“The restaurant is hugely accommodating with its set menus. One of our party doesn’t eat pork and LiloTang happily provided another option,” writes dinging reviewer WENDY JOHNSON
The competition attracted 16 young pianists from 11 countries to Canberra to compete. After two elimination rounds, the successful nine competitors competed in three sessions of semi-finals. The distinguished seven-member jury included ANU emeritus professor Larry Sitsky and Prof Ewa Poblocka, from Warsaw.
The third semi-final session showcased the abilities of Tetiana Shafran from the Ukraine and Alexander Yau and Nicholas Young, both from Australia. All three were required to play the same works by Chris Williams and Ferruccio Busoni plus a choice of a Chopin sonata or the complete cycle of Chopin preludes.Alexander Yau chose to play the preludes while Tetiana Shafran played the Sonata in B minor, Opus 58 and Nicholas Young played the Sonata in B Flat minor, Opus 35.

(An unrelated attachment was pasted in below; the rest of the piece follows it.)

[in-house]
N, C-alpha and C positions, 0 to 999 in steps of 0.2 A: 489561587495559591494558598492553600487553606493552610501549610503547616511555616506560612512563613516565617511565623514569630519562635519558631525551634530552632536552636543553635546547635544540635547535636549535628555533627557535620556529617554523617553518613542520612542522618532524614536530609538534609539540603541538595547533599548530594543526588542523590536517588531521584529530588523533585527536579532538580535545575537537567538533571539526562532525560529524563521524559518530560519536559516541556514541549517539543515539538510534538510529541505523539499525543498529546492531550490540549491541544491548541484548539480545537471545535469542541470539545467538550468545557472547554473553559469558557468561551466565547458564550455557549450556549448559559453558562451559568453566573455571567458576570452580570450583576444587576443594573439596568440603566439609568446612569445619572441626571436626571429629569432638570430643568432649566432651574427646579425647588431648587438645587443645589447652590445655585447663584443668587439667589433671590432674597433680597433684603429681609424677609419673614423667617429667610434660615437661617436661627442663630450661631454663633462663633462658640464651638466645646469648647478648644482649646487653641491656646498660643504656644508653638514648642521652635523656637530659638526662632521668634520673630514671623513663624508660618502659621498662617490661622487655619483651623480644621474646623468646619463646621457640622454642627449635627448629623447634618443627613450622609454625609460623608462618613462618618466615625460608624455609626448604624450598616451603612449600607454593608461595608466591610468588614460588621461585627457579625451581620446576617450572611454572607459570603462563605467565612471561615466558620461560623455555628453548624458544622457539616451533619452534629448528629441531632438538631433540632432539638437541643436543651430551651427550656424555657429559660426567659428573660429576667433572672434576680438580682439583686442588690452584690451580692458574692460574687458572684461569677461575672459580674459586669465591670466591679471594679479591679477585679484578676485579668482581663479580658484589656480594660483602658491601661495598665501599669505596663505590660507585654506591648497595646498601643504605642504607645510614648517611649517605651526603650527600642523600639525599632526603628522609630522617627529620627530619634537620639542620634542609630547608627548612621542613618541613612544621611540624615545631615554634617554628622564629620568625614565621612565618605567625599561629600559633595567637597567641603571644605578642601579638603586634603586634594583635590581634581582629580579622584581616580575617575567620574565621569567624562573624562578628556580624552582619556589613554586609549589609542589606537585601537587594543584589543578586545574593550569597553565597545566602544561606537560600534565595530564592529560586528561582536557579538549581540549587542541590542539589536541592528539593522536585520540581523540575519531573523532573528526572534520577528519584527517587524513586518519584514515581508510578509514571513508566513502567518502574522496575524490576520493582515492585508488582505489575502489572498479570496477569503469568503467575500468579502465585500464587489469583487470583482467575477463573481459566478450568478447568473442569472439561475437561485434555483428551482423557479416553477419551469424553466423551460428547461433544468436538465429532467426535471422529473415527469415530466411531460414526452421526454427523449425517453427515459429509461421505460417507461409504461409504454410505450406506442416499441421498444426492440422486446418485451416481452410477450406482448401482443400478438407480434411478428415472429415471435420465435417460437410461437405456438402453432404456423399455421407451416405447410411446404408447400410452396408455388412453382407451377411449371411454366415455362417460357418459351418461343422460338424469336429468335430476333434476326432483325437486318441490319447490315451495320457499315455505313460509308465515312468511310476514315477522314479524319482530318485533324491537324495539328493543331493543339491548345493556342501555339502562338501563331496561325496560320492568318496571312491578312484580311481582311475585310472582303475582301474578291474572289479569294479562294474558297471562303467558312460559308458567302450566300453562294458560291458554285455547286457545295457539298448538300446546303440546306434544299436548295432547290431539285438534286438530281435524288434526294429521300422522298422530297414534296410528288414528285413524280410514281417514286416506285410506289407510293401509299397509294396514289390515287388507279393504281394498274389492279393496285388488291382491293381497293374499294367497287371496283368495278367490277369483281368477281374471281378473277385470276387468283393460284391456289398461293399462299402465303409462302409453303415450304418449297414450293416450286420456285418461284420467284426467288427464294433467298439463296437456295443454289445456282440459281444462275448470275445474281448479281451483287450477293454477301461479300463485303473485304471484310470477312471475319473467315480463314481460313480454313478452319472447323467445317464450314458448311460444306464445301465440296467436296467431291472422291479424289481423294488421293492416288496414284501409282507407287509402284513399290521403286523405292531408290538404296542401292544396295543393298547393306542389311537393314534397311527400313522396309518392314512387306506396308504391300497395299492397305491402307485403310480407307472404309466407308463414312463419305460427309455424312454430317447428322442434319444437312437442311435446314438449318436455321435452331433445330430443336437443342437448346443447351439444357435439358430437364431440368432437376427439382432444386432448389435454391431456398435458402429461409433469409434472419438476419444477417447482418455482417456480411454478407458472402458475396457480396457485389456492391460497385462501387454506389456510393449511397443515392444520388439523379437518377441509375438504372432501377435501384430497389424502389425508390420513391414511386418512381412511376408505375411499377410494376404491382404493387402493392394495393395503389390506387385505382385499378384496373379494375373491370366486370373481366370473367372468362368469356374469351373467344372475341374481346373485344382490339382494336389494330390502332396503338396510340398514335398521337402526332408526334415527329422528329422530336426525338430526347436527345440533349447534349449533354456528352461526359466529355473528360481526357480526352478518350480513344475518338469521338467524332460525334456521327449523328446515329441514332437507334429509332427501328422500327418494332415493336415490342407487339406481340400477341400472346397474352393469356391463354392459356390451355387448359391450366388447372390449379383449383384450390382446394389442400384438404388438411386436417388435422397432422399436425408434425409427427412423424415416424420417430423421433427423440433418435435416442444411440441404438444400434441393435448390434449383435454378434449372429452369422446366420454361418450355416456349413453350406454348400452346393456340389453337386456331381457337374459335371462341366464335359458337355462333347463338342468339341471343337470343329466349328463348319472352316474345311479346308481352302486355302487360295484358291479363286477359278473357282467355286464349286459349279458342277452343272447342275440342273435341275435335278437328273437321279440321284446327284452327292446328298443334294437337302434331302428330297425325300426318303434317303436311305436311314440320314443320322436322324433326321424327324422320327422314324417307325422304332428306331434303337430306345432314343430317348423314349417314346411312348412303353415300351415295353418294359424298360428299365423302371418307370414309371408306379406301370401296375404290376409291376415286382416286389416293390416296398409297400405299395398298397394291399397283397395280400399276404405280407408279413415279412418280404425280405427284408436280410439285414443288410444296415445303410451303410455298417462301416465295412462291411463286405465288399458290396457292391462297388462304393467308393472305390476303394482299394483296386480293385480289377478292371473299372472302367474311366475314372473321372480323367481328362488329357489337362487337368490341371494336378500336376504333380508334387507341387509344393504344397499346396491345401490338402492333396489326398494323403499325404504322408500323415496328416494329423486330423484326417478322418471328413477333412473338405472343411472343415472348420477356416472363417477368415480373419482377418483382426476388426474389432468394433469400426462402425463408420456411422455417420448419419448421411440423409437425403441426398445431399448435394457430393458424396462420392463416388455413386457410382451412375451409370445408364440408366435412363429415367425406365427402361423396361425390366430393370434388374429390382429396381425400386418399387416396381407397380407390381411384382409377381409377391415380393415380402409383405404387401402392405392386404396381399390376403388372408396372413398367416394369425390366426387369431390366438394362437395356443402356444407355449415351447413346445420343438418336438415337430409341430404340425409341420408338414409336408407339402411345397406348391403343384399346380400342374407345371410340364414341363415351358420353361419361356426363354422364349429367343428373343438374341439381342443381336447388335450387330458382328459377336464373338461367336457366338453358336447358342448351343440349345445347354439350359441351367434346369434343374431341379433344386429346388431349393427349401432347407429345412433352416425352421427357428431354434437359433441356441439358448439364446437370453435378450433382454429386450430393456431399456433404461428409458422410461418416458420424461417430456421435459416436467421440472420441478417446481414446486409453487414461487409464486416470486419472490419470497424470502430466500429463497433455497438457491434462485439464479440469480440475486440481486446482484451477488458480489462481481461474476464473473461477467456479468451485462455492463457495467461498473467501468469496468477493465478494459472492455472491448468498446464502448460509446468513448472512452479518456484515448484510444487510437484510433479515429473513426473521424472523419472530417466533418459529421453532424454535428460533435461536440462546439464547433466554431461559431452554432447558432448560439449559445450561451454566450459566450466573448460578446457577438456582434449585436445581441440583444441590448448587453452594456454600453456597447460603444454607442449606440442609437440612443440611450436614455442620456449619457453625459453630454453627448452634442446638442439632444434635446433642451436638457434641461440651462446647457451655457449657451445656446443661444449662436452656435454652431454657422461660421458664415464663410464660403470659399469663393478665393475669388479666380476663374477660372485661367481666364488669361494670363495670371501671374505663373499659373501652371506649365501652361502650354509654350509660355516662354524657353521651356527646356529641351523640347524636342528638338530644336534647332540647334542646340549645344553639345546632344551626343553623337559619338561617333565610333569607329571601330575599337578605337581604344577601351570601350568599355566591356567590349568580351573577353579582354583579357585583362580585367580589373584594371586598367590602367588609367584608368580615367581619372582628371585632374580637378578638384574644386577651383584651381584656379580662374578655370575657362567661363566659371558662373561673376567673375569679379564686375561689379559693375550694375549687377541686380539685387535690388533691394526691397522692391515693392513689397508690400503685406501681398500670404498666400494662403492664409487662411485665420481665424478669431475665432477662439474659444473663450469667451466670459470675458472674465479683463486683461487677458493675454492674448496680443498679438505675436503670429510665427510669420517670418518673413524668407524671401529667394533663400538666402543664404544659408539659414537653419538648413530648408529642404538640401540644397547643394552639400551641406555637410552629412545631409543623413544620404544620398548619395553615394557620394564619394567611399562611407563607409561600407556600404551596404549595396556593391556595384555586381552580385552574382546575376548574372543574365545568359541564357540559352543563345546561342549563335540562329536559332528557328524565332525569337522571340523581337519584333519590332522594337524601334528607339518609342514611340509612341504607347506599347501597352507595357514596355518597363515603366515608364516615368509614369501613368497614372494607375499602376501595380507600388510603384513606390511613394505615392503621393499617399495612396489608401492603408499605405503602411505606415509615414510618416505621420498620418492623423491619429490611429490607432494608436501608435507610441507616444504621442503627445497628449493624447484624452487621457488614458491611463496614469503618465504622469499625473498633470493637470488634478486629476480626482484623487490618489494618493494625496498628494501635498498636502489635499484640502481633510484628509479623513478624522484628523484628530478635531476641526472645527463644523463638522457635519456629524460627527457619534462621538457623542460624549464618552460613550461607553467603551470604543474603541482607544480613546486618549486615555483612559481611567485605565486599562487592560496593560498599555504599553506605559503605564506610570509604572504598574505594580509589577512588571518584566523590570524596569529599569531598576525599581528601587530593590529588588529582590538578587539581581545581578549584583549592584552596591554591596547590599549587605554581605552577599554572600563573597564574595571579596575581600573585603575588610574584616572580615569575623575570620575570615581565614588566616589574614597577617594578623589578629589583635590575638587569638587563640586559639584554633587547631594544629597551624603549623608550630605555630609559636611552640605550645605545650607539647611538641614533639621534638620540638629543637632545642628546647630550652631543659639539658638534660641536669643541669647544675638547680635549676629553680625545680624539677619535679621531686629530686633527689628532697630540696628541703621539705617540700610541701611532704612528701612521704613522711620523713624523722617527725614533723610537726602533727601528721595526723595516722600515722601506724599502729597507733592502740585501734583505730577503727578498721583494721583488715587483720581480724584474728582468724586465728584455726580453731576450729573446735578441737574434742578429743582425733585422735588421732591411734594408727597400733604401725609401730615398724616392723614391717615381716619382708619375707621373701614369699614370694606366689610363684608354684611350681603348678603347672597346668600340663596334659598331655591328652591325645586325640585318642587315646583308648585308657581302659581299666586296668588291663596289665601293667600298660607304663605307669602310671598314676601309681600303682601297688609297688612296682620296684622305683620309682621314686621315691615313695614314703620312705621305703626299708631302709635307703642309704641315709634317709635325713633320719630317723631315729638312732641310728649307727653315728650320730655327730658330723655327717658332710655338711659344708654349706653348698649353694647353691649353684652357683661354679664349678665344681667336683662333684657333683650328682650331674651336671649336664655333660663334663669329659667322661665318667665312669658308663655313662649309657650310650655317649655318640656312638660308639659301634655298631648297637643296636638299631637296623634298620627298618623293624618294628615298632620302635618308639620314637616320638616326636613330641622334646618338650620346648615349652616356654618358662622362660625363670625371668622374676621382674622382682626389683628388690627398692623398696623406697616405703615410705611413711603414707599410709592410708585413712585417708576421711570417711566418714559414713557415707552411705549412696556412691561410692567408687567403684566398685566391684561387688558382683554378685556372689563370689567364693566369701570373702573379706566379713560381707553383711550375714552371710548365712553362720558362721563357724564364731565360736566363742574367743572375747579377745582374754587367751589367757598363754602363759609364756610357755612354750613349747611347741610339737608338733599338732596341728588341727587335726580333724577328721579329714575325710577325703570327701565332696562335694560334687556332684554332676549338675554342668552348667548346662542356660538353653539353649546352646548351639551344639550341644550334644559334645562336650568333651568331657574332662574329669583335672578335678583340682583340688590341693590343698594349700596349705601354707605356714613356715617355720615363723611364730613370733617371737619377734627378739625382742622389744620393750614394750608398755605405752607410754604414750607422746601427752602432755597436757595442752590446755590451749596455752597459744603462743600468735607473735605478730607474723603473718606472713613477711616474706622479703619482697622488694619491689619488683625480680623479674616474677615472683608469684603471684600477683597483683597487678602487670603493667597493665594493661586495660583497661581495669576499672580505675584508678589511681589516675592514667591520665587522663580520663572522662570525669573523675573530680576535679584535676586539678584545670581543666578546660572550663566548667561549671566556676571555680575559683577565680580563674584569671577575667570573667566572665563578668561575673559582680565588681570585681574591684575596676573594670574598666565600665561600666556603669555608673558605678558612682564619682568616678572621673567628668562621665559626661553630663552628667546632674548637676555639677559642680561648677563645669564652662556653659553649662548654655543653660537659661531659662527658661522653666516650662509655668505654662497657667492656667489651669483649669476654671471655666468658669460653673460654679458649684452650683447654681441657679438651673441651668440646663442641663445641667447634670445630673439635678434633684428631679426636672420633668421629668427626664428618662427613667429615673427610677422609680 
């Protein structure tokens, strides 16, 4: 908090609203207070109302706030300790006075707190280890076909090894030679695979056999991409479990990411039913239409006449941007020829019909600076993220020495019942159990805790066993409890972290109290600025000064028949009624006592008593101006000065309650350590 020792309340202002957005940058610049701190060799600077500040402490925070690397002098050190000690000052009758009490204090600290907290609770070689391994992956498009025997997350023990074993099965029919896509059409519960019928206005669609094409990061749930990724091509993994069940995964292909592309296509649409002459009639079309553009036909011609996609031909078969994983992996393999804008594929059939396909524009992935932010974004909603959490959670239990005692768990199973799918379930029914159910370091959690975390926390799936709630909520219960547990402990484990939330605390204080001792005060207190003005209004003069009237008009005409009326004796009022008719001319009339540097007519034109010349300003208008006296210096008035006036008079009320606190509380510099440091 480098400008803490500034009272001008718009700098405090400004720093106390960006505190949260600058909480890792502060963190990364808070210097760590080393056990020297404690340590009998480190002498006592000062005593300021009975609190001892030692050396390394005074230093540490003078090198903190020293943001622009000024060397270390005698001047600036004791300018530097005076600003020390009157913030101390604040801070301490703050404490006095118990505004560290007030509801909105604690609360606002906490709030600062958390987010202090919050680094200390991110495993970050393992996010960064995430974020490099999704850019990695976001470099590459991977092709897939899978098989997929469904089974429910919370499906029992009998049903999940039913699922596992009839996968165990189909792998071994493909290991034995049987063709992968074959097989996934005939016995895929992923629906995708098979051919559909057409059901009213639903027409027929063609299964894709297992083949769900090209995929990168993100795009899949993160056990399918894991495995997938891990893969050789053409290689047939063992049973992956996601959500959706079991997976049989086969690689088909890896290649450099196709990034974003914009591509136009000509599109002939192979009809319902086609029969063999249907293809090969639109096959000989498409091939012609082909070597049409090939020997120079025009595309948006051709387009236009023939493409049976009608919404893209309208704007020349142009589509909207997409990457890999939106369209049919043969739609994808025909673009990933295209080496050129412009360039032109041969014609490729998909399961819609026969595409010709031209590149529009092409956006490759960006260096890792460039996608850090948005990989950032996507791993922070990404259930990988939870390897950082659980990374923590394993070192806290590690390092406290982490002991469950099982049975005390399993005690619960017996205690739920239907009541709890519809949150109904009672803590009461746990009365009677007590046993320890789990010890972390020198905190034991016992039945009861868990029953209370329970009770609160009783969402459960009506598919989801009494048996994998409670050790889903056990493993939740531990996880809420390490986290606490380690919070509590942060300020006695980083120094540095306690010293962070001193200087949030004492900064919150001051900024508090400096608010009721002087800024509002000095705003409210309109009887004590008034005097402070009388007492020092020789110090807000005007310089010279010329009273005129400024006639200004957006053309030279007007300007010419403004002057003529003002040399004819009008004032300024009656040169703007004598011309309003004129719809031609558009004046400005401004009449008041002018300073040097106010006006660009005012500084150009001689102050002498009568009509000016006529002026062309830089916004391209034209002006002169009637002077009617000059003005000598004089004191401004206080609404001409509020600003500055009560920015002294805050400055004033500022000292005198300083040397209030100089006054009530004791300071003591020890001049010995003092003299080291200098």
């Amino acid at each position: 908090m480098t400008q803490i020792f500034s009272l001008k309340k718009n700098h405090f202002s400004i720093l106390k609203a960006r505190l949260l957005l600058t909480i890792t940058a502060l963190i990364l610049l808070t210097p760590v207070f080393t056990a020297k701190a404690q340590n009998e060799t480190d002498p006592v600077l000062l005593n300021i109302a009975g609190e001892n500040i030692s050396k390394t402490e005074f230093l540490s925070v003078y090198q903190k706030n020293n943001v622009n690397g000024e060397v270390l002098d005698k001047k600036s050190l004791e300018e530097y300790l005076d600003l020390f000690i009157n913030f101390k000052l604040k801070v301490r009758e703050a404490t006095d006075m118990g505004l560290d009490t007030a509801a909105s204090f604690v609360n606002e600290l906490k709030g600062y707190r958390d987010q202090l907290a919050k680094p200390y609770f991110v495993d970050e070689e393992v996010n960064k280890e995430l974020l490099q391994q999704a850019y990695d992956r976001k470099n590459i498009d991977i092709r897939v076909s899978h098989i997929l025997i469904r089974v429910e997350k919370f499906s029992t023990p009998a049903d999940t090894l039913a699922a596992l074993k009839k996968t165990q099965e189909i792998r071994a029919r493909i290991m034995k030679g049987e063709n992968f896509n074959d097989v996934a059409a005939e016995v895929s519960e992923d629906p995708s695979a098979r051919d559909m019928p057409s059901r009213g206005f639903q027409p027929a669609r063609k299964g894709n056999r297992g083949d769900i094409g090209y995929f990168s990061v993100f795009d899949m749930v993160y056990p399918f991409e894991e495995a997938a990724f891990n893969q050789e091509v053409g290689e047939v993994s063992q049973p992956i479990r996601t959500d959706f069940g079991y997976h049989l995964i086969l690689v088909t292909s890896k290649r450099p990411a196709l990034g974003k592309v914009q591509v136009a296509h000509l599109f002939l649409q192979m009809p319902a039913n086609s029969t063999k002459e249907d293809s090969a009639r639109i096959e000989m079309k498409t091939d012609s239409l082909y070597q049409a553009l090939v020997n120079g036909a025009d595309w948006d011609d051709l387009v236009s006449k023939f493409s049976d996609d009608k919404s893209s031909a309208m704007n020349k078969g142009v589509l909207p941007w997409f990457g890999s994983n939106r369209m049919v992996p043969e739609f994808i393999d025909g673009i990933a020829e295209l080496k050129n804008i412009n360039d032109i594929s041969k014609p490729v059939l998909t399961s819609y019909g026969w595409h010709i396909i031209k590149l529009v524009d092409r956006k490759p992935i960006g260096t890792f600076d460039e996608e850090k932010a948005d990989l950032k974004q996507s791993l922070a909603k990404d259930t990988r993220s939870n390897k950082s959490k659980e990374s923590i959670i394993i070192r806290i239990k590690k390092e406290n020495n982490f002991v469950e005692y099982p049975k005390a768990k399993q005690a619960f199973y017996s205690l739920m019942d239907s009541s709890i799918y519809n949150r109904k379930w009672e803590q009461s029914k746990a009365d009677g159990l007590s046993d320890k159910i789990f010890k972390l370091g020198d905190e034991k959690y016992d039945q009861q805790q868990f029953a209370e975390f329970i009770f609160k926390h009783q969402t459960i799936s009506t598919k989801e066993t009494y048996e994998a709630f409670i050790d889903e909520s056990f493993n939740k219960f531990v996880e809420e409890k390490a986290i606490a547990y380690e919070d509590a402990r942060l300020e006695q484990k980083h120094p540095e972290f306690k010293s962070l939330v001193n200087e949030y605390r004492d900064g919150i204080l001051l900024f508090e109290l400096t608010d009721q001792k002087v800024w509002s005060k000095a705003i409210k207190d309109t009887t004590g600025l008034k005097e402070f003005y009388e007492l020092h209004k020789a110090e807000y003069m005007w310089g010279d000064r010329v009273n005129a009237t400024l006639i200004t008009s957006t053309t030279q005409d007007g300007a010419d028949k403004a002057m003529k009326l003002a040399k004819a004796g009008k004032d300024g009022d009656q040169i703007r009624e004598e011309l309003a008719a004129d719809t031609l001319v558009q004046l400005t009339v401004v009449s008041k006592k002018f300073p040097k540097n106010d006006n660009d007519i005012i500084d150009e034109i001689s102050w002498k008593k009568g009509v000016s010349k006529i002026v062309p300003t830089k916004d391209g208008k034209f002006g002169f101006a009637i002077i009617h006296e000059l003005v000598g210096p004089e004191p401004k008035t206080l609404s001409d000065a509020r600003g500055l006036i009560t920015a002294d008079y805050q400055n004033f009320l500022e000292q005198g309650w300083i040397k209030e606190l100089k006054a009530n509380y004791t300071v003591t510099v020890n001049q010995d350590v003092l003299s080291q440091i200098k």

All three performers already have a formidable list of performing credits and competition wins from around the world behind them so it was not surprising to see them all play with assurance and confidence.Hearing all three play the same two Williams and Busoni works was quite enlightening. Each performer brought something individual to their performance of each item, making it a compelling and enjoyable program to listen to. The jury would had have a tough job deciding which of these performers, if any, would go on to the finals.
In the event, none of these three performers made it to the finals. When you think of the amount of work each performer has to put in to compete in these competitions, the classical music business is a tough world.
[The three finalists, who will battle it out today, Sunday September 17, are Shaun Choo (Singapore) Konstantin Khachikyan (Russia) and Edwin (Sungpil) Kim (US).]